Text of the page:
Save our schools – the funding crisis
We look forward to a time when we no longer have to report on school funding, because schools are receiving the money they need to provide a quality education to every pupil and pay teachers what they deserve.
Unfortunately, that time seems a long way off – a long, long way off. We’re sure if you’re reading this blog, you would have tuned-in to the news last week that thousands of head teachers joined forces to pen a letter to parents warning them of a school funding crisis.
As Sky News reported, over 7,000 heads wrote to 3.5 million families making them aware of serious cash shortages in schools. The letter was organised by WorthLess?, a group campaigning for fairer funding, and explained how a request to meet education secretary Damian Hinds to discuss the funding crisis was rejected.
WorthLess? explained: “In short, schools are still not being provided with adequate funding and resources to deliver the level of provision and support that is expected and that our families and children deserve.”
Still, in light of all this, the DfE has rather ignorantly said that school funding is “at its highest ever level.” A BBC article also explains how a DfE spokesperson said it was “fundamentally untrue” to say funding was not a priority. They added that Mr Hinds has negotiated an additional £750 million for schools and was “putting a strong case to the Treasury ahead of the next spending review.”
Search the topic ‘funding crisis’ on the Independent, and the main headlines are pretty bleak – ‘More schools could close early as ‘funding crisis worsens,’ ‘Four in five teachers pay for school resources amid funding pressures,’ ‘Almost one in three council-run secondary schools in deficit.’ We could go on...
The true scope of the issue
Siobhan Lowe, head of Tolworth Girls’ School in Surbiton, recently spoke on BBC Radio 4’s Today programme about the ways the funding crisis has hit her establishment in particular.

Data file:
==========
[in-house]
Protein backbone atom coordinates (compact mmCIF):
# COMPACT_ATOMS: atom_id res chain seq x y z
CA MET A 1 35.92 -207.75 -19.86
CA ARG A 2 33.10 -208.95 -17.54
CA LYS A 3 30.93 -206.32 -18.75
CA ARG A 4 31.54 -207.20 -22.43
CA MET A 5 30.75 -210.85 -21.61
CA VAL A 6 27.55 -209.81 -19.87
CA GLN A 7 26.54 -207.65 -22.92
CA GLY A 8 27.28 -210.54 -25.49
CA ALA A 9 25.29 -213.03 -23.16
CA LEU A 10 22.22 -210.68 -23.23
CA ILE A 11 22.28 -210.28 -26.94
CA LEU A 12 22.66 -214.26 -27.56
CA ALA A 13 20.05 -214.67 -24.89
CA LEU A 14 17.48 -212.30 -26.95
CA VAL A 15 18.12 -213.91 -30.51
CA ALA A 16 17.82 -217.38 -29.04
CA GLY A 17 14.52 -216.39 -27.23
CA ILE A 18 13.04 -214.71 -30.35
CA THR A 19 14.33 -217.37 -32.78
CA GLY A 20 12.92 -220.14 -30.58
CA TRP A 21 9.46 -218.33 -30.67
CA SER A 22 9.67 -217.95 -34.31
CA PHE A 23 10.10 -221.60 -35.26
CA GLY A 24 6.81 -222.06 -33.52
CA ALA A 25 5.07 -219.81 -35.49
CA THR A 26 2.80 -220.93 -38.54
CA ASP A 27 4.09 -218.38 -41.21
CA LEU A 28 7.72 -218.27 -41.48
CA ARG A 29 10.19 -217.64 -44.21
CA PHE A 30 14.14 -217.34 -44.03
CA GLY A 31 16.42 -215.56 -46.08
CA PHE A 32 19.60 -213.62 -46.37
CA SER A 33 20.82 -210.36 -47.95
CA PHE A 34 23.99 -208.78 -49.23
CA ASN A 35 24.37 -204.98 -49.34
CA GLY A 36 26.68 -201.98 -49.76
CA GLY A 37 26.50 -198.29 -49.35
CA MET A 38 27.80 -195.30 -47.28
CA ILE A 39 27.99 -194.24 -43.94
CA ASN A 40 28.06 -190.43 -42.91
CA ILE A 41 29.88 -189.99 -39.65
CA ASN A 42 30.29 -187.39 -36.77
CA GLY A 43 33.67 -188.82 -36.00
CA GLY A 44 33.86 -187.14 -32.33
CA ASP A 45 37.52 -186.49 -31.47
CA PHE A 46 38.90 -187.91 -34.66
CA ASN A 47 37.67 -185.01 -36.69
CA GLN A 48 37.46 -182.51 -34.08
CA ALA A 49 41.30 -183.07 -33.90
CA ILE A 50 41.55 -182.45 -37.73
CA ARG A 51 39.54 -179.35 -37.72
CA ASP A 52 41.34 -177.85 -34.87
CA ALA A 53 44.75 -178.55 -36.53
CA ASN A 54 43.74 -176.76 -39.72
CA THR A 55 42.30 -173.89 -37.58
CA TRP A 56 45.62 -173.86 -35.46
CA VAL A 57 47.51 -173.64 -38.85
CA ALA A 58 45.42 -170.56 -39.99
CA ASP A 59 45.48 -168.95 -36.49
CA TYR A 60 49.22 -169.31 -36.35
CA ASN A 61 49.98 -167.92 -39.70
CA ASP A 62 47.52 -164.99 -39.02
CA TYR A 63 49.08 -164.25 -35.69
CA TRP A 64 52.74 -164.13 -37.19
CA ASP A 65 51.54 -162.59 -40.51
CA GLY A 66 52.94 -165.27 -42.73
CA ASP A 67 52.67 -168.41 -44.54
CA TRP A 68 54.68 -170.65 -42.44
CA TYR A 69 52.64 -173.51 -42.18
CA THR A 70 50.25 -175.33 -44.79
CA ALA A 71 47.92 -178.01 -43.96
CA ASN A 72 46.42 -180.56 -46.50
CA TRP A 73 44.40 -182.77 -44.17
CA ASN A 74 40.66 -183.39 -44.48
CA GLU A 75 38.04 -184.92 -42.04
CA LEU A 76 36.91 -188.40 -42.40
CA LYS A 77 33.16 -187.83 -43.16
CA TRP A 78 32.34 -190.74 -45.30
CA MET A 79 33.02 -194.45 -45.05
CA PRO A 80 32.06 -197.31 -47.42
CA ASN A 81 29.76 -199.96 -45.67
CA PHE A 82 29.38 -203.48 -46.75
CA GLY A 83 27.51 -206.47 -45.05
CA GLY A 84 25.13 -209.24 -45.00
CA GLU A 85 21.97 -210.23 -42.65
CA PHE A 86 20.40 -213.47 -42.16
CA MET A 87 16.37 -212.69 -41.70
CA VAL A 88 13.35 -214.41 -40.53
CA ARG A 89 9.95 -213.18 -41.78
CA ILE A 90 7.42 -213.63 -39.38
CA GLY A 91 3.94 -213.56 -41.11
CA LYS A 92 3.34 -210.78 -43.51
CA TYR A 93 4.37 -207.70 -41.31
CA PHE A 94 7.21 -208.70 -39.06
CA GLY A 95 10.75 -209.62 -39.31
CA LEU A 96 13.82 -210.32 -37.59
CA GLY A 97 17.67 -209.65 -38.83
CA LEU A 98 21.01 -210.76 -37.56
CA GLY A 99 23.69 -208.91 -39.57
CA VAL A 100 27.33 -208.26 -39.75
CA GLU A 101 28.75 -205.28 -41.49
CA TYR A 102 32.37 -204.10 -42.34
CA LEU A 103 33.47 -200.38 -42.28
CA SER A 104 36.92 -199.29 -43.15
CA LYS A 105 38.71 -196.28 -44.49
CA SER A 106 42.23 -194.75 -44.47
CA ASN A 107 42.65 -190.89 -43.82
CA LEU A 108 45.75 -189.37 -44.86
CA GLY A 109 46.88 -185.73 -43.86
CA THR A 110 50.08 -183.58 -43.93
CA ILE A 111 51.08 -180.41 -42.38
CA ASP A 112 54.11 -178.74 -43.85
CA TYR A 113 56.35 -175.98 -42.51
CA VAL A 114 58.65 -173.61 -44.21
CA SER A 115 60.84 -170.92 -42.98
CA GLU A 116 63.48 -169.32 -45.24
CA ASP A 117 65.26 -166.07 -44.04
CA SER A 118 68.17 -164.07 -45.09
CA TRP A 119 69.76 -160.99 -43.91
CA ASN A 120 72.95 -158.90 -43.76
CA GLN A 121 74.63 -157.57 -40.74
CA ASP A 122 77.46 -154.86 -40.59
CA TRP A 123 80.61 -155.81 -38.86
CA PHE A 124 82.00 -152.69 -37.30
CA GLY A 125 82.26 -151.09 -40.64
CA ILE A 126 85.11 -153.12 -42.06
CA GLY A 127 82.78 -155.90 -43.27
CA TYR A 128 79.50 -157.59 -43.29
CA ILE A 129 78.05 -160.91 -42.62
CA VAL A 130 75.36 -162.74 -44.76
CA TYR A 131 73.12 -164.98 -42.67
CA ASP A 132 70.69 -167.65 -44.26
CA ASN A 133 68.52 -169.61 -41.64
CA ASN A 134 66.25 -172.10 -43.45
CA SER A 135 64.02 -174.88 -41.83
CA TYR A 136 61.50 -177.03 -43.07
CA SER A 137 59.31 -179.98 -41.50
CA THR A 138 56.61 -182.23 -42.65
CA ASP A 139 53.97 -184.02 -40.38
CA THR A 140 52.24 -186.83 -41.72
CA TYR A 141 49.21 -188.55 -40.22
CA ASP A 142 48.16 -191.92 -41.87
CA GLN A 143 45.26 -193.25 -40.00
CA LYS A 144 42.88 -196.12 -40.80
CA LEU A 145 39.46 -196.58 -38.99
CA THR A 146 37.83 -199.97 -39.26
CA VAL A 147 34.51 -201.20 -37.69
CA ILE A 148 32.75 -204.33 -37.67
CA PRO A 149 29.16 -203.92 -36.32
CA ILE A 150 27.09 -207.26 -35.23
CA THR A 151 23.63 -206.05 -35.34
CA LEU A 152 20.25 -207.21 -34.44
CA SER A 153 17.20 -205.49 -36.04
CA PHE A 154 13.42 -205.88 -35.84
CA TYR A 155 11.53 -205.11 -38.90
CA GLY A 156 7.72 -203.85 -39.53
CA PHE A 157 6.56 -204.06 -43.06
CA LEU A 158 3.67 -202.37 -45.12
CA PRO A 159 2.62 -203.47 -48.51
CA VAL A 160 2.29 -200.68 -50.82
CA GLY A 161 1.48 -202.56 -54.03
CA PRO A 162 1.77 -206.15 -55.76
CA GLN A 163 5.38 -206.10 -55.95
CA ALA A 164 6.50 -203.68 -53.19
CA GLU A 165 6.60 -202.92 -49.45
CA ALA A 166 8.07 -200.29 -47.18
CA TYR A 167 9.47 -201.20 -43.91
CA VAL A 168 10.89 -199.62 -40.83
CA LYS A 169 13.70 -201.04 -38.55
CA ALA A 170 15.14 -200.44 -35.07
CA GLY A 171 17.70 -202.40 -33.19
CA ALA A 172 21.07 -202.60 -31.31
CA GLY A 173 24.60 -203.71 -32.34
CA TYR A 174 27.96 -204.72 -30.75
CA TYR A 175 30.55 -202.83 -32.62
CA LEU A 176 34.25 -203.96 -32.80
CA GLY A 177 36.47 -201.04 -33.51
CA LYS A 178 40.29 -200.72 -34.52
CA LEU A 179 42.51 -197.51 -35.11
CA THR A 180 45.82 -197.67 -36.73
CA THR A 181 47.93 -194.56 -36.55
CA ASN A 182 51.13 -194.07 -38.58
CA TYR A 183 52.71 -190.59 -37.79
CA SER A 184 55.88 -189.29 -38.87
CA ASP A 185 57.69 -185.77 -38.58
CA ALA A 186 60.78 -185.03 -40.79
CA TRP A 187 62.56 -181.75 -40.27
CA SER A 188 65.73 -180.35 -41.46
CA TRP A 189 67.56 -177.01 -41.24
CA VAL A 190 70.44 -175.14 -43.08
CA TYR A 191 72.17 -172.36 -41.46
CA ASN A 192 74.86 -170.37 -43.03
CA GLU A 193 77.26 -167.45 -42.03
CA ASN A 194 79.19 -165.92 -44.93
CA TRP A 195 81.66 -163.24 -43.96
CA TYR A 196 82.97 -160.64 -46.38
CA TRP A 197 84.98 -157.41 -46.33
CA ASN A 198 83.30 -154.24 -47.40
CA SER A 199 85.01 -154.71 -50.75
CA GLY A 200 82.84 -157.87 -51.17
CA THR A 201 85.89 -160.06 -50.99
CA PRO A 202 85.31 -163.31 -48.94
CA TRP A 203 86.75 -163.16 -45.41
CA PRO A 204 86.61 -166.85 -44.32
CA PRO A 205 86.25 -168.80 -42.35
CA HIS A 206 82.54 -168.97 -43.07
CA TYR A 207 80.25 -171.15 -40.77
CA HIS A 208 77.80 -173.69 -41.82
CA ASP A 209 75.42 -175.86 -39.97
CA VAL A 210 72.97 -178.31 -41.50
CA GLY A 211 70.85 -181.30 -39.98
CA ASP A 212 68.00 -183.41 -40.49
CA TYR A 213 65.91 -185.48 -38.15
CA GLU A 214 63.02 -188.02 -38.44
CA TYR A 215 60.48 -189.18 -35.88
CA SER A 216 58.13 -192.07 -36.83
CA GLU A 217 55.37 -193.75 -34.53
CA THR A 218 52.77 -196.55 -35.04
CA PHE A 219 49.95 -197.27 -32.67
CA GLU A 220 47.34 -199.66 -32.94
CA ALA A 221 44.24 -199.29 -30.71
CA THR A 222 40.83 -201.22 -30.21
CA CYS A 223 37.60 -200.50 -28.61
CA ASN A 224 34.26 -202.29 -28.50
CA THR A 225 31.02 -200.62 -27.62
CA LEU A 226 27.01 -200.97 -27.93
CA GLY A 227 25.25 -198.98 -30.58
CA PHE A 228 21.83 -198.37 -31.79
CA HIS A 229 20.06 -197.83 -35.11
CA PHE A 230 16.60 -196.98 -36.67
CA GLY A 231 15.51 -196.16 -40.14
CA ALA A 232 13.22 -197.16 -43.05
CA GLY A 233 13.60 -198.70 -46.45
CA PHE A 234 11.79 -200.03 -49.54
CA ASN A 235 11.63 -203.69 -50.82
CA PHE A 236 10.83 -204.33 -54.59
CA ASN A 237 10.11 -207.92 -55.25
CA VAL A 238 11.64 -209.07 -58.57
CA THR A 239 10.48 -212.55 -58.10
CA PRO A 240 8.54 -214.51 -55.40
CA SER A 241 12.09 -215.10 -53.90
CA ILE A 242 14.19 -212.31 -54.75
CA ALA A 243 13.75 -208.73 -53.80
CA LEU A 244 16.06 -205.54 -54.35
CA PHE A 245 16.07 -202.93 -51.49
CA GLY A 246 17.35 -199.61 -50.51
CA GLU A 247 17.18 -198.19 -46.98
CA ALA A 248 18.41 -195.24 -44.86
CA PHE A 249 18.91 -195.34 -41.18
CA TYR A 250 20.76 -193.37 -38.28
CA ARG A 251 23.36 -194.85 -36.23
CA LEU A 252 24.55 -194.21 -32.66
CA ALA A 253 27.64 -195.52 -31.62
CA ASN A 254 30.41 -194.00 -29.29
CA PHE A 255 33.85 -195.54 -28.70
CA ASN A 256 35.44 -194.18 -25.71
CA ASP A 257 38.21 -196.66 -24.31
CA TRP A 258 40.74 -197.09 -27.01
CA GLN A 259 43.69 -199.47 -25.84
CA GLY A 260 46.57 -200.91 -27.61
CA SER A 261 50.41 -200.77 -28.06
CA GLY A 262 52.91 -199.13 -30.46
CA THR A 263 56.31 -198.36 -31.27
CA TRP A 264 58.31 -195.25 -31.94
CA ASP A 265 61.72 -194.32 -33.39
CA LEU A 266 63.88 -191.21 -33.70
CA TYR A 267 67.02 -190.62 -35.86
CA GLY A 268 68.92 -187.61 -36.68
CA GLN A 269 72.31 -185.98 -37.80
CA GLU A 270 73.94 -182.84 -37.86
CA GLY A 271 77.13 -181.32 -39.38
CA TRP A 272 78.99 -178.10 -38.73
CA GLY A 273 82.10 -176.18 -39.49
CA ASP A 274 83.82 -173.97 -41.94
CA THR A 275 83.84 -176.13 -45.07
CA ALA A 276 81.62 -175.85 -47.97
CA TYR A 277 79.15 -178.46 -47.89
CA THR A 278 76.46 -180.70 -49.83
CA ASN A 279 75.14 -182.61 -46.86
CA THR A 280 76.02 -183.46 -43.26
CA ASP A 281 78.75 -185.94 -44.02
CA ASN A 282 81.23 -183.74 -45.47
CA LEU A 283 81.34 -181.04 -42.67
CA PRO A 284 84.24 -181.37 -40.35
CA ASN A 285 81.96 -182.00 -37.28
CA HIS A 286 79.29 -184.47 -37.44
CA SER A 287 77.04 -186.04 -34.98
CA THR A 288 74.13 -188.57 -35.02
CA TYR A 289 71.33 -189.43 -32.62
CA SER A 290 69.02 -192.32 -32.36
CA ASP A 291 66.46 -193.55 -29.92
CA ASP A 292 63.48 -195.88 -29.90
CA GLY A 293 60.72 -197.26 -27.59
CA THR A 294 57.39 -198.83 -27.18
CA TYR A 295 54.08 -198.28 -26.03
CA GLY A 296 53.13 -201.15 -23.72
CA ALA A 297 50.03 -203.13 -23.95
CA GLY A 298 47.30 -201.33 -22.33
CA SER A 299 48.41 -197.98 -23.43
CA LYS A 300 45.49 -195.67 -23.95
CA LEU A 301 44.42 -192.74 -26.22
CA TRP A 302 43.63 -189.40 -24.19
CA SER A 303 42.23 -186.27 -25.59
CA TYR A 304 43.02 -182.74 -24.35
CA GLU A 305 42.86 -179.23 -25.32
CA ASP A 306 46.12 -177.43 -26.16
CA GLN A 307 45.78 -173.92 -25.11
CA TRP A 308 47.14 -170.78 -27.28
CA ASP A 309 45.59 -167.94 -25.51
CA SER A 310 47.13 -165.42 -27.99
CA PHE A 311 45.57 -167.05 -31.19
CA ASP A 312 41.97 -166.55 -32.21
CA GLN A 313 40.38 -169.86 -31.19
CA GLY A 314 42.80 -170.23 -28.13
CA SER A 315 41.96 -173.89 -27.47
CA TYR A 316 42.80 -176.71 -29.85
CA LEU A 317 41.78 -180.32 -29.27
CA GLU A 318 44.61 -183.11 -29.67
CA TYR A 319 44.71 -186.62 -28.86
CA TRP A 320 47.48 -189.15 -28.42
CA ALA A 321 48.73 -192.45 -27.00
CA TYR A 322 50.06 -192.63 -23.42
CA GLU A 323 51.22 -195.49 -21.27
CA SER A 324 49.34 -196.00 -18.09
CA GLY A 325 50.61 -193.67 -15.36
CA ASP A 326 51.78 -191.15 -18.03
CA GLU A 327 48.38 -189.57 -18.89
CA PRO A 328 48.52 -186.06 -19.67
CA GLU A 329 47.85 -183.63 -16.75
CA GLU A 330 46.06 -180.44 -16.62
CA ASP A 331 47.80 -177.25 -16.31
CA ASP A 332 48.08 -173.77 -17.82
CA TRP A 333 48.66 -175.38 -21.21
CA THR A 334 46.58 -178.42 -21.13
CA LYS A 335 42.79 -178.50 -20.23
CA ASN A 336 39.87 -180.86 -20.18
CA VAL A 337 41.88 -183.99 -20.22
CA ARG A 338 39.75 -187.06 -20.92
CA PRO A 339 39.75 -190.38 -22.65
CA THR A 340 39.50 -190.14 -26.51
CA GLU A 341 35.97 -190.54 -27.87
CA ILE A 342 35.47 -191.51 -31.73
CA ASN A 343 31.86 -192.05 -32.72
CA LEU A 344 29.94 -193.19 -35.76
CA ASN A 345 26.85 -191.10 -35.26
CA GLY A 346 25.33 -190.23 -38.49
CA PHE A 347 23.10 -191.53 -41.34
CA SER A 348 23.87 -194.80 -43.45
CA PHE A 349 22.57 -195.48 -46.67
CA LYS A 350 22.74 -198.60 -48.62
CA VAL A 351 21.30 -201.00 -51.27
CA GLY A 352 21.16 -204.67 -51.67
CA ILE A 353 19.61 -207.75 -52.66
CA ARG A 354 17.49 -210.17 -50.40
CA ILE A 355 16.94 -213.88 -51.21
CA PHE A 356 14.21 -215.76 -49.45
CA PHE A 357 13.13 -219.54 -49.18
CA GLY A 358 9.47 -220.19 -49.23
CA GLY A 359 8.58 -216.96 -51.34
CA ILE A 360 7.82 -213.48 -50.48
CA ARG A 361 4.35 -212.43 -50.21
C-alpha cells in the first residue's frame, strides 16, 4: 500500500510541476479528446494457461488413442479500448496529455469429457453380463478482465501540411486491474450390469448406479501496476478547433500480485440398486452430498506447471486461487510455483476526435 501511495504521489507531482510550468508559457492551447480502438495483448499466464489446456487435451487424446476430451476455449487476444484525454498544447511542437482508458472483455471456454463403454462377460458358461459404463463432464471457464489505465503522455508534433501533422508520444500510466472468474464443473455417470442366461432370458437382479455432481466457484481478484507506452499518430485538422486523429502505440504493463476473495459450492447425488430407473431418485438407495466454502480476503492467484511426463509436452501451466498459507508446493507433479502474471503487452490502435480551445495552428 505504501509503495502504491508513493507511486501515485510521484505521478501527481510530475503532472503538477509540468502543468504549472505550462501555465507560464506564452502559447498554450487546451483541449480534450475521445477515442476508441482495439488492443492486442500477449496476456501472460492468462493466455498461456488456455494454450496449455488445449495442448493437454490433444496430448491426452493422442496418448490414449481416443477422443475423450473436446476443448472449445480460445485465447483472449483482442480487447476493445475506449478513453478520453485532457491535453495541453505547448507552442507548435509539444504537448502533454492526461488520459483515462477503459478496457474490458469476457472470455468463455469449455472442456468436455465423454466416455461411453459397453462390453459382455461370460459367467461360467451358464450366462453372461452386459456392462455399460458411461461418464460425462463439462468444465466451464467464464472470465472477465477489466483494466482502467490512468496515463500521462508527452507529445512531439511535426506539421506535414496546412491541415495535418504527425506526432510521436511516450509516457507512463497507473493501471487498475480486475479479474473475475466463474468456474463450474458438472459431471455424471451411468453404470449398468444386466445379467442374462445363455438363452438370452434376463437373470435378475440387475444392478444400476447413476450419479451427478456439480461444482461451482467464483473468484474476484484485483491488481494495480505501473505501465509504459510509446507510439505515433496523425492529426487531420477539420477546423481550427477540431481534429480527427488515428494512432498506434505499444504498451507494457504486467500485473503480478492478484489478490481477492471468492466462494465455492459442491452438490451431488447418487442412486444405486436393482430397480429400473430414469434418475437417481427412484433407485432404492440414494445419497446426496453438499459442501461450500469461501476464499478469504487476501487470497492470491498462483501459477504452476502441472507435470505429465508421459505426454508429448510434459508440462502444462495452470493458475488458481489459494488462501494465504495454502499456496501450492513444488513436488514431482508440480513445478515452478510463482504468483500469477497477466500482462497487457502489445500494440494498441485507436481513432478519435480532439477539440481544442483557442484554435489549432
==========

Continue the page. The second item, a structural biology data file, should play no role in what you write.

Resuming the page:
She spoke of her embarrassment at not being able to fund support for her pupils, adding that she’s had to resort to drastic measures just to stay afloat. These have included dropping a deputy head post, selling off land and cutting subjects. She’s personally had to drop her head teacher duties to clean the school, wash the toilets and serve in the school canteen.
A further Guardian investigation has, in its words, revealed a system ‘falling apart at the seams.’ Here are just some of the revelations it uncovered from responses gained from teachers and parents:
- A North Yorkshire school is raising funds by hosting six extra non-uniform days at the end of each half term.
- Teachers in some Essex and inner London schools are standing in for lunchtime duties after supervision was cut.
- Hours in many schools are being reduced at the start and end of the day to save money, and some schools are sending kids home at lunchtime on Fridays.
- Managers in Gloucestershire delay putting the heating on until November – despite kids and teachers wearing coats indoors to keep warm.
- Photocopying is rationed, mental health support limited, and teachers are being forced to teach subjects out of their specialist area.
It doesn’t stop there...
Ninety-one percent of schools across the UK are facing funding cuts. Education Policy Institute (EPI) data released this year found that almost a third of local authority-maintained secondary schools are in deficit, with a tenth carrying deficits totalling over 10% of their income. And the Institute of Fiscal Studies revealed that spending per pupil has dropped by 8% in real terms since 2010.
Speaking to the Guardian, enraged head teacher Tony Davies gave a poignant response after learning his school faces a £60,000 budget cut.
“[People] talk about knife crime. That is just a symptom of a far deeper, wider malaise, which is that we are draining the potential and the hope of your people by cutting their services, labelling their schools as failing and labelling them, as individuals, as failures,” he said.
“It has a cumulative, devastating impact, and what else can you expect but for young people to feel angry, disaffected and isolated?”
Drastic action is needed, and fast, to ensure that schools receive the funding they need to continue delivering the level of education expected here in the UK. There are many ways school communities can support campaigns for fairer funding – take a look at the NAHT and School Cuts websites for more information.